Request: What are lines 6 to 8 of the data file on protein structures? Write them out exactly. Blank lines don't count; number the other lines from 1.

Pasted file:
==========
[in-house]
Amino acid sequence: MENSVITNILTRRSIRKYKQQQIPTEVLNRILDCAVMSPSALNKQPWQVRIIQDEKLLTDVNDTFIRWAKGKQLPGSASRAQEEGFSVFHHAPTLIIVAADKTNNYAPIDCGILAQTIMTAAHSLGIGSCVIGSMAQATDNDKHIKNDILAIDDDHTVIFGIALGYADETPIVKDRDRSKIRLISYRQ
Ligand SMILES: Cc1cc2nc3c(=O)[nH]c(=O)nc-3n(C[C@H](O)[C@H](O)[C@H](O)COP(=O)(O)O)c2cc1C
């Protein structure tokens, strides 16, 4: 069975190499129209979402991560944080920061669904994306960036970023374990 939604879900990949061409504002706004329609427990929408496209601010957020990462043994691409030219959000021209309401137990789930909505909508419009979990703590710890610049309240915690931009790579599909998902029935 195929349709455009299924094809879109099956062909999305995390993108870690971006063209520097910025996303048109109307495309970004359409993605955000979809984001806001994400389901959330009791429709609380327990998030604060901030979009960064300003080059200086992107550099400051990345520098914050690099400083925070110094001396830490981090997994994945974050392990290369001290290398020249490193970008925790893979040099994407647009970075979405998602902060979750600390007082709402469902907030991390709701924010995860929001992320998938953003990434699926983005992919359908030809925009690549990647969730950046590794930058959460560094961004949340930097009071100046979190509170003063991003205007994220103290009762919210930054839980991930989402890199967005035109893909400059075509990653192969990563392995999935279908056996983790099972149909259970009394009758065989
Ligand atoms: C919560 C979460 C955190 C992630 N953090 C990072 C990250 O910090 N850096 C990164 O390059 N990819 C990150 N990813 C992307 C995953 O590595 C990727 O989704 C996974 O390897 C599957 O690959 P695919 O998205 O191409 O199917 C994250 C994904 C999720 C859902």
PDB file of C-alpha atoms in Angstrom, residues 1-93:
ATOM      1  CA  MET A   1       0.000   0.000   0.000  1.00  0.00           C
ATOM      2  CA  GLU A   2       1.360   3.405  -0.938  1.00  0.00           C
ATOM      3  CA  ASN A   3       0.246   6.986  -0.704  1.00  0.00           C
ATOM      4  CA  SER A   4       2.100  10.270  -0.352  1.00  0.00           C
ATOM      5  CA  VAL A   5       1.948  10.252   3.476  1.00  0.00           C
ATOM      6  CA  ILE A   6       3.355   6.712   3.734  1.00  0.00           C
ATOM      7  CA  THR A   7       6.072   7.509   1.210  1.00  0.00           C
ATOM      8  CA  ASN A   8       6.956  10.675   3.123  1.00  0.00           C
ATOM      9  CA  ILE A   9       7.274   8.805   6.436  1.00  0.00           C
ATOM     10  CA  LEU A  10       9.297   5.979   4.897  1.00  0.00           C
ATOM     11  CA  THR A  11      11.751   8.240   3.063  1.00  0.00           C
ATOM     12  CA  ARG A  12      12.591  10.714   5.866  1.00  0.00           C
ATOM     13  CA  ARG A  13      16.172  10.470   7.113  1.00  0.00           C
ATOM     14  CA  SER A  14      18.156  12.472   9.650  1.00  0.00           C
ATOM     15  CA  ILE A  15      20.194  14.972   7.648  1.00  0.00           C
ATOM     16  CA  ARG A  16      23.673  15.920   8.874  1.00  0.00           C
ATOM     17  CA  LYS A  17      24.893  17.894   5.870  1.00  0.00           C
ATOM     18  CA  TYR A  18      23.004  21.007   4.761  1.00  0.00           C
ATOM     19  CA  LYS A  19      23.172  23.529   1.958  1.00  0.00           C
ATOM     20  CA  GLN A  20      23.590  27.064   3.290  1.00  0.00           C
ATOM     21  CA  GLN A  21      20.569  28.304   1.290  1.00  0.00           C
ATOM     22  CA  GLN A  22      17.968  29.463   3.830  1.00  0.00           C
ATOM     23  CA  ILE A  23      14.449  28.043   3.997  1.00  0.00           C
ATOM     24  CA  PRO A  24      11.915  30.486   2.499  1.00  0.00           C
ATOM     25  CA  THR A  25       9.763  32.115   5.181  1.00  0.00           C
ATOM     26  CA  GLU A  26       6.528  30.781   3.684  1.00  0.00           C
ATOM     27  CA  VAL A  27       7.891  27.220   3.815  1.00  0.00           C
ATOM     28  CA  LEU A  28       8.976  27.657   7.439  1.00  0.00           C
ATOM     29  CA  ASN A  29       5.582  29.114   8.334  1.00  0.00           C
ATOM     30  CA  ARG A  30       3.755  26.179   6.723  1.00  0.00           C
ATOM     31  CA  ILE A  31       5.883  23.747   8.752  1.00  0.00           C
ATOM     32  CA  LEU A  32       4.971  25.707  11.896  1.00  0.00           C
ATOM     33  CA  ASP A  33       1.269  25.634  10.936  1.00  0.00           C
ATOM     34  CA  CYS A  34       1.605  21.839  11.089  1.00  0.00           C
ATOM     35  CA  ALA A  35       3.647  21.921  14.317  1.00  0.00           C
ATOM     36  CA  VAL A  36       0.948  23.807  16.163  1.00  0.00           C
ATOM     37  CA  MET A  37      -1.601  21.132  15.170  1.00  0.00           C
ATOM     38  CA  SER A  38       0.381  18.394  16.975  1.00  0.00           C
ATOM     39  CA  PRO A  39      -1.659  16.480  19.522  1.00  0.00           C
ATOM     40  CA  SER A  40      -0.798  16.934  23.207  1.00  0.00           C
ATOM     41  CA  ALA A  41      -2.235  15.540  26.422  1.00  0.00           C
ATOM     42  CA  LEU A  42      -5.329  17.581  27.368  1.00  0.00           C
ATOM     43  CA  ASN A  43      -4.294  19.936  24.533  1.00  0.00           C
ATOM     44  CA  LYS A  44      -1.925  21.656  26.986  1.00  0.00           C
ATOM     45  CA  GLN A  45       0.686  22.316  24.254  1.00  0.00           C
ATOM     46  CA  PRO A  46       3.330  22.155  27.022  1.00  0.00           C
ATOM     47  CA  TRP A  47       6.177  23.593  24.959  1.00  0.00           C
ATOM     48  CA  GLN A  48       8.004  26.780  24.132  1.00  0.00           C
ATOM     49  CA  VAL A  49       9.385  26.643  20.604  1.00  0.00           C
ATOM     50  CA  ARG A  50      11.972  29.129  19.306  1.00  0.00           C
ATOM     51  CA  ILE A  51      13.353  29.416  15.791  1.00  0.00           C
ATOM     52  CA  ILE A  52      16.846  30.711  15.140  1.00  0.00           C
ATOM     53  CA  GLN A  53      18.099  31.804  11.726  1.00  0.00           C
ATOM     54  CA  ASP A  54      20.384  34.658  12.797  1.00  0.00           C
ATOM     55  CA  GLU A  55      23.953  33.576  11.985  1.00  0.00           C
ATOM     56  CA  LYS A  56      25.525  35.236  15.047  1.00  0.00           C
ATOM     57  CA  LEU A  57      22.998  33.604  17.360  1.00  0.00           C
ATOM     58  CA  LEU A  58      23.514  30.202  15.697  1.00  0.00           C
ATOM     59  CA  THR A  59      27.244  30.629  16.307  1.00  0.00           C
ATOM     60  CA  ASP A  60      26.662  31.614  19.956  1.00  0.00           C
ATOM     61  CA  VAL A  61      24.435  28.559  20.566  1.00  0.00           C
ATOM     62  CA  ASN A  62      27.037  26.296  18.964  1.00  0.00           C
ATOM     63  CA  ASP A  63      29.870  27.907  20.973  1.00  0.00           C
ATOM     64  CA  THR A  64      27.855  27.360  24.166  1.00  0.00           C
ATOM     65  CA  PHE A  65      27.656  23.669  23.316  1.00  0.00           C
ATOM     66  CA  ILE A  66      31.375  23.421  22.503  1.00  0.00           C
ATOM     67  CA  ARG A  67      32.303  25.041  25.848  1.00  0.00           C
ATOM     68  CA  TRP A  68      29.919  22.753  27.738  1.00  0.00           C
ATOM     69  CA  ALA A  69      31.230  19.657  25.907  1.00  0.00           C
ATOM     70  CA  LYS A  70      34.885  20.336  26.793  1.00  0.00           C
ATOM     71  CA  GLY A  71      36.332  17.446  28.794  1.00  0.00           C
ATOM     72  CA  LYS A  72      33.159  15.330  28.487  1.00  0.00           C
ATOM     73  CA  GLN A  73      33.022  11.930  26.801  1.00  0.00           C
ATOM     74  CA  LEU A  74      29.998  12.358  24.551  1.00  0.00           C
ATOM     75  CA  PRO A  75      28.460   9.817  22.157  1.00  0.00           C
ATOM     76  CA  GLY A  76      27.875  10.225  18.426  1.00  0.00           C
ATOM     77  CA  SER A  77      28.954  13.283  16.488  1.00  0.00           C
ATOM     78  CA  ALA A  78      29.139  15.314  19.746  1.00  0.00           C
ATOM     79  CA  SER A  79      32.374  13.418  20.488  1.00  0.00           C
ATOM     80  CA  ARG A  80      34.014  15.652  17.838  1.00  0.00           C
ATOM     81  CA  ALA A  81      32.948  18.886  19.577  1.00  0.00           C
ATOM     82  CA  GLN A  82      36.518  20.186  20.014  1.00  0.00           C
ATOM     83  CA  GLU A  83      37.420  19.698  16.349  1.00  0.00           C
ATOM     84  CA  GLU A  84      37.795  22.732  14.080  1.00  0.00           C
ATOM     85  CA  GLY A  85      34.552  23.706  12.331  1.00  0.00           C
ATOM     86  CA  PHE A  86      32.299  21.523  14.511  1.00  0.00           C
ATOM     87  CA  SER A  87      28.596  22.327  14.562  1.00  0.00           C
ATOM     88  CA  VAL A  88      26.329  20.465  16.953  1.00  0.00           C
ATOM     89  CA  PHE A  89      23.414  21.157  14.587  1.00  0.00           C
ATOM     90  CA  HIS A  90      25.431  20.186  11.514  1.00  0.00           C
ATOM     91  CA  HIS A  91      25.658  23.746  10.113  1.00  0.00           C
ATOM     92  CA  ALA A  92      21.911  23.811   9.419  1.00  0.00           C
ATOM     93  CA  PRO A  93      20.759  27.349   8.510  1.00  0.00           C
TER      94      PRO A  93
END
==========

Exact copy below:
PDB file of C-alpha atoms in Angstrom, residues 1-93:
ATOM      1  CA  MET A   1       0.000   0.000   0.000  1.00  0.00           C
ATOM      2  CA  GLU A   2       1.360   3.405  -0.938  1.00  0.00           C